Supermarket-only toys

Consider keeping a supermarket-only toy ready for your small child/ren that’s just for playing with while they’re sitting in the shopping trolley. It’s difficult to compete with the novelty and glitz that a small child sees in a supermarket, but a toy that’s just for her, that she never sees any other time, will help a bit.

(One word of caution: I never used screens as toys or distractions for my kids. Now that they’re older they use the computer to research things they are interested in and to do creative work, but they have never used screens for gaming or socializing. In fact, the creators of digital products expressly say that they don’t allow their own kids to play with them — which should be instructive for the rest of us!ii)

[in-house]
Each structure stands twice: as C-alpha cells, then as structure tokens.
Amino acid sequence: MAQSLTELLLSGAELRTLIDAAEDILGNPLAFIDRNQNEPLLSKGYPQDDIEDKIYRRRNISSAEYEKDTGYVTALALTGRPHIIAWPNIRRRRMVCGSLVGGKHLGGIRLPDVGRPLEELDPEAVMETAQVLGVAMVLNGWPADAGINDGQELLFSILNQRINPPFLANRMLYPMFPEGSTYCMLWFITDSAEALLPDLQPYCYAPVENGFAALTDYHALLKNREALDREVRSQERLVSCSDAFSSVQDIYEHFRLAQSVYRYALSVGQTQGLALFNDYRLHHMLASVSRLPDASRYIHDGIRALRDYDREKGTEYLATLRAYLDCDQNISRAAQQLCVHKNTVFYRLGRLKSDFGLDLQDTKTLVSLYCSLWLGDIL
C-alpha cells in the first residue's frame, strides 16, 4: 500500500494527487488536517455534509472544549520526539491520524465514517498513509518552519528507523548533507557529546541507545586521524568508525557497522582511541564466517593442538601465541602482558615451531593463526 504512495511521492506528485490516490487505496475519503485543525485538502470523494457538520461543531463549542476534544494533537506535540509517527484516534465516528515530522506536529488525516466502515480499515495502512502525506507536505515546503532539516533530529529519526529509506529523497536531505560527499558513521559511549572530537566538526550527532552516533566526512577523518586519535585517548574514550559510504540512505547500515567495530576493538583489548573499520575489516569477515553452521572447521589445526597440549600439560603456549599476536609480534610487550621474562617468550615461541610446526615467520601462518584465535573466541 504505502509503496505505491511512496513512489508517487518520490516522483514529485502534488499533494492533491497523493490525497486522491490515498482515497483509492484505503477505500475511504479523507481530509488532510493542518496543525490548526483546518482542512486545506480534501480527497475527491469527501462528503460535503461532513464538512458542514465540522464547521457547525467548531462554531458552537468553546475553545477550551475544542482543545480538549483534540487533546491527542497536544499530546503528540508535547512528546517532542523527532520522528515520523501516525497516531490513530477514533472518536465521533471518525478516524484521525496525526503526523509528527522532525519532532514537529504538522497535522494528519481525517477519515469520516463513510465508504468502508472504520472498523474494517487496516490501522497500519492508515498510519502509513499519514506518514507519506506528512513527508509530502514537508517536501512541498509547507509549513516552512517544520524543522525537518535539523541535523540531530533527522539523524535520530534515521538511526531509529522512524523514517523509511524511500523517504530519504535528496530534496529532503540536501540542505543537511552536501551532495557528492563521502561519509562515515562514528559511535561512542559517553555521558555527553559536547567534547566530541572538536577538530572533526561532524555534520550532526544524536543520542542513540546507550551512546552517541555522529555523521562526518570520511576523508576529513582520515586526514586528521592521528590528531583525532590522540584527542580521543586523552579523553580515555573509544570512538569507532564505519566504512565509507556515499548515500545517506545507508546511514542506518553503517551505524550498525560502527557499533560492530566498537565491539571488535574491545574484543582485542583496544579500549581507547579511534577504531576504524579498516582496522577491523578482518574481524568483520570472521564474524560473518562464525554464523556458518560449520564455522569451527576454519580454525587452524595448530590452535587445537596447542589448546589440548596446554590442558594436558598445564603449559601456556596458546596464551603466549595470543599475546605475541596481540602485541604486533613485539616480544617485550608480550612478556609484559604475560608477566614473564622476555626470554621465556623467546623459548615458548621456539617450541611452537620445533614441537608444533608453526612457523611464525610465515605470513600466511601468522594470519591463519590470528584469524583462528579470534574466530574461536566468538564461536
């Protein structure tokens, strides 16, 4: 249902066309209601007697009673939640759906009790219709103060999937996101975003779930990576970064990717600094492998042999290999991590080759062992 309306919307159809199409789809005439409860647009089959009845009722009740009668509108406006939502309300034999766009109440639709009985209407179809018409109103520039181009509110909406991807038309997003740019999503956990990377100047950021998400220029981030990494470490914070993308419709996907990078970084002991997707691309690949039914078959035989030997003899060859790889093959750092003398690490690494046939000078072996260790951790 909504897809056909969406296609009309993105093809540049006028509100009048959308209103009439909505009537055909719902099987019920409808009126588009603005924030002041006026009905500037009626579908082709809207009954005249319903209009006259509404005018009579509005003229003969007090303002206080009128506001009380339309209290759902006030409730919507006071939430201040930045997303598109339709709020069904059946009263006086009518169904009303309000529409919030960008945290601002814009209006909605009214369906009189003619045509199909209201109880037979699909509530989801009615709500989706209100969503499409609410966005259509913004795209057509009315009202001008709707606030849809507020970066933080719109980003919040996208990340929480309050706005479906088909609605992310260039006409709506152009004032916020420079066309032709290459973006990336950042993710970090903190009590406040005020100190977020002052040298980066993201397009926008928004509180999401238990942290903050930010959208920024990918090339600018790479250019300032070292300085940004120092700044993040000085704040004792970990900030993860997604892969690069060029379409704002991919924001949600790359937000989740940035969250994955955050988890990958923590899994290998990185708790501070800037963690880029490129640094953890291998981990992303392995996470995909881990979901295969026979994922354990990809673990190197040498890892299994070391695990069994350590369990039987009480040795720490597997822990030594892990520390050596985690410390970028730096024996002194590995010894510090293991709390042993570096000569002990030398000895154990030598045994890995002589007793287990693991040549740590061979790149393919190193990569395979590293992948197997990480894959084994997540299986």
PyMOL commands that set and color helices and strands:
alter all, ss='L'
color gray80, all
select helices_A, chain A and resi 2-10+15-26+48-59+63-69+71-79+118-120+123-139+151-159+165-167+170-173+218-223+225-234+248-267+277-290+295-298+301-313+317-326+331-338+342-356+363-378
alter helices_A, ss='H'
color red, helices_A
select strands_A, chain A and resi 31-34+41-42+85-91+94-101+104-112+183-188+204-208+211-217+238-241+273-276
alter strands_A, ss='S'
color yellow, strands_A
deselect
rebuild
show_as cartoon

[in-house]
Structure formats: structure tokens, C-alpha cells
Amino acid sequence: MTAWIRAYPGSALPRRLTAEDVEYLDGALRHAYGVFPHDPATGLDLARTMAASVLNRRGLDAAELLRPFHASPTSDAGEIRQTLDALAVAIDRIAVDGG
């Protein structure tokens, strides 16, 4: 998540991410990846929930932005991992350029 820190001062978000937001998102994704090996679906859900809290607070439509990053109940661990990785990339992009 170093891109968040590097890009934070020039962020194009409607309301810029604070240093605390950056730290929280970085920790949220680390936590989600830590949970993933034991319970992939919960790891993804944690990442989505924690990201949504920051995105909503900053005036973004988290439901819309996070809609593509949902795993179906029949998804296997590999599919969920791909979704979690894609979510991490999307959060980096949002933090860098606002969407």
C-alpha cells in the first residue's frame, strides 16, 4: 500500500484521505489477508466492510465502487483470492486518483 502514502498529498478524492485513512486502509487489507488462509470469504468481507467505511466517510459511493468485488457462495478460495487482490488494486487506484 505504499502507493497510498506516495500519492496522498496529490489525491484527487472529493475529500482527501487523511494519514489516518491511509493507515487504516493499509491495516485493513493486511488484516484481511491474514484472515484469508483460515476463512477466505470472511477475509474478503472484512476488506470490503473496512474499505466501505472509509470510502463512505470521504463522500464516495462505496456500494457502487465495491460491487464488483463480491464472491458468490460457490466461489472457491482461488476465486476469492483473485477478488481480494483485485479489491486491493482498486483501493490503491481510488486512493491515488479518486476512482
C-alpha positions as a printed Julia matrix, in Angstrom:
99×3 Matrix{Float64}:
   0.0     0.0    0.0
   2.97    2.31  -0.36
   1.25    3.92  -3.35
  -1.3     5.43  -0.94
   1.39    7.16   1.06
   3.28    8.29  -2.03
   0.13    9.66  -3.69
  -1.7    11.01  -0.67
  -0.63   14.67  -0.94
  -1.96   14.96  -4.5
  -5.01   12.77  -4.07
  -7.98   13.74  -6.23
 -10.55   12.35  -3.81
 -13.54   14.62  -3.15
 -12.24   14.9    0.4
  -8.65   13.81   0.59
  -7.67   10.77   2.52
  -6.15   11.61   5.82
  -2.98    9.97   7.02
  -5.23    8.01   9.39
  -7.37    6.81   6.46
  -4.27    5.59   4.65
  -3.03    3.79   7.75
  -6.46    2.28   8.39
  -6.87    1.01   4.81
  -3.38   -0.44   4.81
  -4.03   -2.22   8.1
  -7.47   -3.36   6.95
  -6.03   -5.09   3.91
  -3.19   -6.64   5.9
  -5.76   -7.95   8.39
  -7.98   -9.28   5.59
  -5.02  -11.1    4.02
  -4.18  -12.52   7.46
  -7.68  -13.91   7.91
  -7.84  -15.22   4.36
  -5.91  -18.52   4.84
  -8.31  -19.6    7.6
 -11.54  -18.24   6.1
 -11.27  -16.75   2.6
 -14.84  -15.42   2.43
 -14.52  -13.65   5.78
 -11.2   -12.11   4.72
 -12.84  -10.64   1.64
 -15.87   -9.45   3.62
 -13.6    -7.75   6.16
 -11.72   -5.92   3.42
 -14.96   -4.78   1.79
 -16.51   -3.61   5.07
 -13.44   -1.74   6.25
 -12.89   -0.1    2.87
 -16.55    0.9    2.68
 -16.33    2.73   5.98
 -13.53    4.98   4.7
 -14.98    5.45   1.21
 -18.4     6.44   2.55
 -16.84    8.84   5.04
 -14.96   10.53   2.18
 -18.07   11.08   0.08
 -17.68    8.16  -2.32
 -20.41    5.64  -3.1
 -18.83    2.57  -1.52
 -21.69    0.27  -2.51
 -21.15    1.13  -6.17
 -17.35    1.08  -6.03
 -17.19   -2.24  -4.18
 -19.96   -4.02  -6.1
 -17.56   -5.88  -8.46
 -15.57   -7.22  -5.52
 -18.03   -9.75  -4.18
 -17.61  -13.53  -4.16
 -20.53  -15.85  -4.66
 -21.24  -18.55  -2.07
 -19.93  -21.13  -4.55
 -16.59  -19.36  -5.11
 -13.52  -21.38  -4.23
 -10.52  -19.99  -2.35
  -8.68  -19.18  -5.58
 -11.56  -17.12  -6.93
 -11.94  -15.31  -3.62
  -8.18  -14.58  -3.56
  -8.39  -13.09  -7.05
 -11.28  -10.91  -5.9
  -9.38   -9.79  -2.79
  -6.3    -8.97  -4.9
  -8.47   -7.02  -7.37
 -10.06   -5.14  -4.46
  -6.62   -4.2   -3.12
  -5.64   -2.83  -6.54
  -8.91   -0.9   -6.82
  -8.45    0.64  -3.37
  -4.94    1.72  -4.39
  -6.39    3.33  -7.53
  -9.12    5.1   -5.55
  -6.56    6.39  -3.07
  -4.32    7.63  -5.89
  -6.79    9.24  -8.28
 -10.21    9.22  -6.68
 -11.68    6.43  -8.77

Enlist the kids’ help instead of fighting with them

Have a plan for how your older child is going to help with the shopping rather than hinder it. If the child is old enough, consider giving him his very own short list of items that he is responsible for noticing and putting in the trolley. The list can grow as his capacity grows.

A child who feels that their contributions are valued will be much more cooperative than one who is constantly hearing, “No! Don’t touch that! Put that back!”

Child In supermarket
Photo by Gustavo Fring:

Be clear

Be clear with your kids before you leave home about why you’re going to the supermarket.

(Hint: it’s not to spend your heard-earned money on spur-of-the-moment purchases and strange substances masquerading as food, to line the pockets of wealthy executives at the expense of your health and well-being.)